ARCA OC OSA
1927 - 1977
Madonna and Child with Flowers
gouache on paper on board, circa 1956
signed and inscribed indistinctly and on verso titled and inscribed "No.2" and "William Kurelek, 45 Kingsmead Rd London S.W.2."
18 3/4 x 23 1/2 in, 47.6 x 59.7 cm
Available for post auction sale.
Preview at: Heffel Toronto – 135 Yorkville Ave
Acquired directly from the Artist by Father Thomas Lynch, England
By descent to the present Private Collection, England
Patricia Morley, Kurelek, A Biography, 1986, page 125
William Kurelek, Someone With Me: The Autobiography of William Kurelek, 1988, pages 374 - 375, drawings of Father Lynch reproduced page 379 and 428
Tobi Bruce, Mary Jo Hughes et al., William Kurelek: The Messenger, Winnipeg Art Gallery, 2011, page 50
Andrew Kear, William Kurelek: Life & Work, Art Canada Institute, 2017, page 135
Lots 217, 218 and 219 are consigned from the family of Father Thomas Lynch, who played an important role in the life and art of William Kurelek. The two met in 1956 after Kurelek had spent several years in and out of psychiatric hospitals in London and was unsatisfied with his progress. While Kurelek had been an atheist since university, following an existential crisis which was prompted by his mental illness, he began to reconsider the existence of God and by 1954 he started to pray. Kurelek recalls their meeting as follows, “as if things were working out according to a hidden plan, I met Father Lynch. I was then settled in the southern part of London, called Stratham Hill…I used to stop in at St. Simon and St. Jude, the local Catholic Church on most days to pray. Fr. Lynch was the parish priest, and after a while he noticed me as a newcomer…So the next thing I knew, we were sitting in the armchairs by the fire, and he was finding out that I was a painter and was asking my opinion of the pictures on his wall. His hobby, it was evident, was the collection of curios. He was Irish and was stout in appearance and balding, with the remains of his hair pure white…I found him very easy to get along with, so much so, that in a short time, we were pulling one another’s leg. And, he was very generous, almost too much so, with gifts and favors…Where he himself could not answer my philosophical doubts, he humbly and conscientiously proceeded to put me in touch with those who could or else hunted up the appropriate book. It seemed my prayer had been answered; this man certainly did not make me feel small and dull, and he really wanted to help me.”
Through Father Lynch, Kurelek furthered his study of Catholicism and formally converted in 1957. This would prove to be a pivotal moment in his life. In his revealing autobiography, Someone with Me, Kurelek includes two drawings of Father Lynch which illustrate important moments of transition and self-improvement in his own life. Kurelek portrays Father Lynch blessing him following instruction sessions for his conversion, and he includes a sketch of the conversion itself, performed by Father Lynch.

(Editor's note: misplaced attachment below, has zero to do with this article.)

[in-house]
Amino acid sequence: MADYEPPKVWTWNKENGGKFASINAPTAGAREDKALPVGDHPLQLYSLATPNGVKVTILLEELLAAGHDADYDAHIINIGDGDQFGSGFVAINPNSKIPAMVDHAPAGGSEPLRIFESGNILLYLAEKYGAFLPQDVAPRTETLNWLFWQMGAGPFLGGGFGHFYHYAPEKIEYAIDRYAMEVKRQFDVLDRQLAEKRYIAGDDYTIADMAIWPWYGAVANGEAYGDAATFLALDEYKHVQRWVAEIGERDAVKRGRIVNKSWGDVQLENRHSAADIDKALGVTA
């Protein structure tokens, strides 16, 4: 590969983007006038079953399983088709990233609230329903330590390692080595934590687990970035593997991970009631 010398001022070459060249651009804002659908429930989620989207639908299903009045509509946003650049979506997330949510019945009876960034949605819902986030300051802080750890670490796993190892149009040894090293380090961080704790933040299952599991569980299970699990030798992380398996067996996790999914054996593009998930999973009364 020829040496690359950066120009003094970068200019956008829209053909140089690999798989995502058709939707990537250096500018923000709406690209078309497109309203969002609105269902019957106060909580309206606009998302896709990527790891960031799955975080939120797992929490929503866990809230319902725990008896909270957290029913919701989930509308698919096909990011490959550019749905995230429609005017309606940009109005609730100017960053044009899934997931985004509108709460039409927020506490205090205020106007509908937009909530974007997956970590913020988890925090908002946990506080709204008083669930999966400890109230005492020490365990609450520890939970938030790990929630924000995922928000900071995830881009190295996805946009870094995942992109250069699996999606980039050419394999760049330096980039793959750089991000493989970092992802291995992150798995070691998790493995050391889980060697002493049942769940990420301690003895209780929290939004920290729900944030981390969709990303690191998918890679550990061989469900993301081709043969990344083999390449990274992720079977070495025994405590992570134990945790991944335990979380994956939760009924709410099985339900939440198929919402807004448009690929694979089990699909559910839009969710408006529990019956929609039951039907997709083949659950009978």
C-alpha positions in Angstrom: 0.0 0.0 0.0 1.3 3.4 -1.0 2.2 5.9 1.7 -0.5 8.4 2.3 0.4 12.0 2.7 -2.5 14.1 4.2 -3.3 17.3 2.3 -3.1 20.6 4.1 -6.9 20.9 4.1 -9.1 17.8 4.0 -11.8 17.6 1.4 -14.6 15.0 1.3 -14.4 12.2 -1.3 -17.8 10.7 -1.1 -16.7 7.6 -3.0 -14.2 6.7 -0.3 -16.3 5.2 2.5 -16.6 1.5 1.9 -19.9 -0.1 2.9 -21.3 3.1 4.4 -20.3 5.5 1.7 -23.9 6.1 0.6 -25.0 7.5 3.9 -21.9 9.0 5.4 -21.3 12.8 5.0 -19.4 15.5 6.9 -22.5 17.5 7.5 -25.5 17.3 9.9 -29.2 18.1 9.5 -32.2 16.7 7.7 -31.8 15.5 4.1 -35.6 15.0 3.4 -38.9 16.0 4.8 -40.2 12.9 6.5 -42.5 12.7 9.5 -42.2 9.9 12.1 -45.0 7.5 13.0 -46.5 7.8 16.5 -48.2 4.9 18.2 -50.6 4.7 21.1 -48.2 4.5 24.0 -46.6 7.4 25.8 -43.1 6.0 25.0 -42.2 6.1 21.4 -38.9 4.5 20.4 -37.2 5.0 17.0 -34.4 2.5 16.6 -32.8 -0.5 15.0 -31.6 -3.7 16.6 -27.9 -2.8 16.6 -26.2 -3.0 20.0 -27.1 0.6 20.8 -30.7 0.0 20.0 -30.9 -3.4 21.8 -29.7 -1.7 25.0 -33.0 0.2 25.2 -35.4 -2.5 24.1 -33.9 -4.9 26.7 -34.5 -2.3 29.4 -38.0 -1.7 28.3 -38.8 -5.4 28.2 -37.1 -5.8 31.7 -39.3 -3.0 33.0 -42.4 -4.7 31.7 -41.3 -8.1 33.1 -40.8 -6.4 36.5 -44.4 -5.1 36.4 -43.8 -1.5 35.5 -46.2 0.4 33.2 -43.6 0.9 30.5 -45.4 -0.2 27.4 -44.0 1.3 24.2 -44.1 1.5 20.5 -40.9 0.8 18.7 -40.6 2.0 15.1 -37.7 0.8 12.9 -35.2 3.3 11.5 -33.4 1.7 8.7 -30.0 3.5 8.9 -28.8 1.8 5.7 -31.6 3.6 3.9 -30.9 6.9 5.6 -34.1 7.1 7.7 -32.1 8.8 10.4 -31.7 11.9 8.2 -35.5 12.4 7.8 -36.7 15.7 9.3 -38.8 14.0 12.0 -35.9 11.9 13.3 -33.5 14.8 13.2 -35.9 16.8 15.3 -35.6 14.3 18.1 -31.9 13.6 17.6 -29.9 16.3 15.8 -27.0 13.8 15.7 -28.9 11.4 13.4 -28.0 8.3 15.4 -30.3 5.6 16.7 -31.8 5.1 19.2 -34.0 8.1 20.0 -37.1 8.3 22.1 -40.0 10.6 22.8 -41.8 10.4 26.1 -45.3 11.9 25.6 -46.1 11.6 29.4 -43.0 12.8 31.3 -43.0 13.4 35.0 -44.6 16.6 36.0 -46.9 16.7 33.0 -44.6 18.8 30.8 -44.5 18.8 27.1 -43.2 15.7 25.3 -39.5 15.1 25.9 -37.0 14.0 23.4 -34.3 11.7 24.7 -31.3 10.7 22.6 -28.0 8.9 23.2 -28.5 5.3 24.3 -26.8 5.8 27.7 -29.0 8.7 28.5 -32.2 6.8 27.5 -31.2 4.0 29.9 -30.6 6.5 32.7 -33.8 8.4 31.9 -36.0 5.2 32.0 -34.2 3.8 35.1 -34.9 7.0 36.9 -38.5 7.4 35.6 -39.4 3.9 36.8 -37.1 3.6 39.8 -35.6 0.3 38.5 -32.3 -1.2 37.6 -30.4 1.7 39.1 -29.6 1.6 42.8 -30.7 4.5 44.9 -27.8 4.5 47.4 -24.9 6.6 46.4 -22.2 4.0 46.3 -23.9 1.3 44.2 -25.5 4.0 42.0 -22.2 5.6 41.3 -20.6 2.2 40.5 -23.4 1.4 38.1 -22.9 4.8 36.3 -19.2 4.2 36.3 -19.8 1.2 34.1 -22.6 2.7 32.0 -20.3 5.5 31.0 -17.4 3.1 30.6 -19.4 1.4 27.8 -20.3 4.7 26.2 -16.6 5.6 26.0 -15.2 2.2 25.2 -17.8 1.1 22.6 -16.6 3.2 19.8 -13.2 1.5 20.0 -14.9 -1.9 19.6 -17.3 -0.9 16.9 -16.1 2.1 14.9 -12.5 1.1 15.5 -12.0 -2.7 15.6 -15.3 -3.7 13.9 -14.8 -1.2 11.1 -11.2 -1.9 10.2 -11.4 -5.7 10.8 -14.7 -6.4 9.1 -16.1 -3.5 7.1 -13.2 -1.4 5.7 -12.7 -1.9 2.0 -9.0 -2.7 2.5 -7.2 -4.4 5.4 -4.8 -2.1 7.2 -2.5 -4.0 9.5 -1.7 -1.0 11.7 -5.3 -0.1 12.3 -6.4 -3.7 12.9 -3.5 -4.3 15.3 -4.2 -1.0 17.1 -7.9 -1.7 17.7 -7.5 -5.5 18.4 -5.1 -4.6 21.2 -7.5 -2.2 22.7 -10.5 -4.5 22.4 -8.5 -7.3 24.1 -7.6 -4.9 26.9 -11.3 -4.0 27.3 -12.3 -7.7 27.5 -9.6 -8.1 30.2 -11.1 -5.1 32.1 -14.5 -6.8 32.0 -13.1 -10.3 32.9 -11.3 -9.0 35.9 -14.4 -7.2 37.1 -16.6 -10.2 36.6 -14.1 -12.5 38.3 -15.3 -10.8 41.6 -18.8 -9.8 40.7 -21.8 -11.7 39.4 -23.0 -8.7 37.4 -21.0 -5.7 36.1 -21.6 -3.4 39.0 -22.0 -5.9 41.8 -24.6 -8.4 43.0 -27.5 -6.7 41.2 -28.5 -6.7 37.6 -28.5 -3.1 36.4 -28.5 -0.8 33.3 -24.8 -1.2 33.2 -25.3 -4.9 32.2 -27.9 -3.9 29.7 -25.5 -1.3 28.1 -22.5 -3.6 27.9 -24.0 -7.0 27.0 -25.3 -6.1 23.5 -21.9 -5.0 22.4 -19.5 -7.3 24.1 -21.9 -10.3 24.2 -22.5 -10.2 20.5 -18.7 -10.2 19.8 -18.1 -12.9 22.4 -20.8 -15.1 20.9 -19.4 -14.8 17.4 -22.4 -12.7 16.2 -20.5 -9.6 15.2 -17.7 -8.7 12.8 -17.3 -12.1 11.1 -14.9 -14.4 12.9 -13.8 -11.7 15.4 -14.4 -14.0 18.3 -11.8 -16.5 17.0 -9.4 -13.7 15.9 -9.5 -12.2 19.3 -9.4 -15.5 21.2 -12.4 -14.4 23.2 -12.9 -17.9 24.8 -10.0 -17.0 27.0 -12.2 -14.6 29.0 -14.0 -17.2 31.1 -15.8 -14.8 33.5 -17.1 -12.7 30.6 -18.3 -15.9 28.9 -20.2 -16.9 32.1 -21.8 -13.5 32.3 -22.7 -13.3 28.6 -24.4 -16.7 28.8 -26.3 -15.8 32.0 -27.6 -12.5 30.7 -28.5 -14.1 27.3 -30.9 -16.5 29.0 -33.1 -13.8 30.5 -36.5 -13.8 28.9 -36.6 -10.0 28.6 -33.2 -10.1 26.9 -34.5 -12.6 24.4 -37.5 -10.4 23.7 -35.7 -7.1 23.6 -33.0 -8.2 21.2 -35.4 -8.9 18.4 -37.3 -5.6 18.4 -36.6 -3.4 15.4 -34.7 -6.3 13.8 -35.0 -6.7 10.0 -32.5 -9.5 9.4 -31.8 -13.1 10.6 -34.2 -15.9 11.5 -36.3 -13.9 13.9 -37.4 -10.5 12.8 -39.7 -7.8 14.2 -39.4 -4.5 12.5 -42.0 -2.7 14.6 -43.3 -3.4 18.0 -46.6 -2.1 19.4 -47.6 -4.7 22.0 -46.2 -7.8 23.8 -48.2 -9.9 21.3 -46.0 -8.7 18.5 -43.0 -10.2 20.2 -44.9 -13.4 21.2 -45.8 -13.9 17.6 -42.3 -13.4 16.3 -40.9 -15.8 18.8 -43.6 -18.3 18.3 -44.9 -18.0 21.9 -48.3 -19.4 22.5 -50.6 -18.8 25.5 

The importance of Father Lynch in the trajectory of Kurelek’s life is further cemented by Kurelek’s decision to portray the priest in his important work, Self Portrait, 1957. The work is considered a self-examination, which, as Mary Jo Hughes points out “succinctly depicts a shift in personal identification, marking the beginning of his new post-conversion path.” Father Lynch appears in the top left corner, above the artist’s head, next to the yellow postcard, which Hughes claims is “One of the most prominent messages about conversion, quoting an excerpt from The Confessions of St. Augustine, by St Augustin of Hippo: ‘Late have I loved you, O Beauty ever ancient, ever new, late have I loved you.’ ” It is not only the inclusion of Father Lynch in this work but also his position next to the meaningful postcard, which reveals the regard the artist had for the priest.
According to Andrew Kear, “In general, if a trompe-l’oeil was intended for a friend, Bill went to great pains to use objects that would have a special significance for that person. His choice of objects and his handling of them indicate a professional knowledge of the trompe-l’oeil tradition, as well as incredible technical skill.” This trompe-l’oeil includes one of Father Lynch’s personal treasures, a small statue of the Virgin Mary, which remains in the family’s collection to this day. In Patricia Morley’s discussion of this painting she notes, “The composition and colour harmonies are masterly…The Madonna sits on a narrow table by a wall. Table and wall are covered by a small piece of used decorative paper done in illusionist technique, its creases startlingly real. ‘Realism,’ however, was never the focus of the artist’s interest. The paper’s creases make two subtle cruciforms, one behind Mary aligned with her shoulder: the mother, crucified by grief.” This work demonstrates Kurelek’s keen ability to infuse his work with rich symbolism and his knowledge and reverence for Renaissance painting. The cheerful daisies in the vase have long been associated with the Virgin Mary in Christian tradition, and the cherries found in the small blue bowl are symbolic of the sweetness of paradise. In Renaissance paintings, the Christ child is often shown holding cherries.
The address inscribed on the verso of this work was Kurelek’s residence as of 1956.
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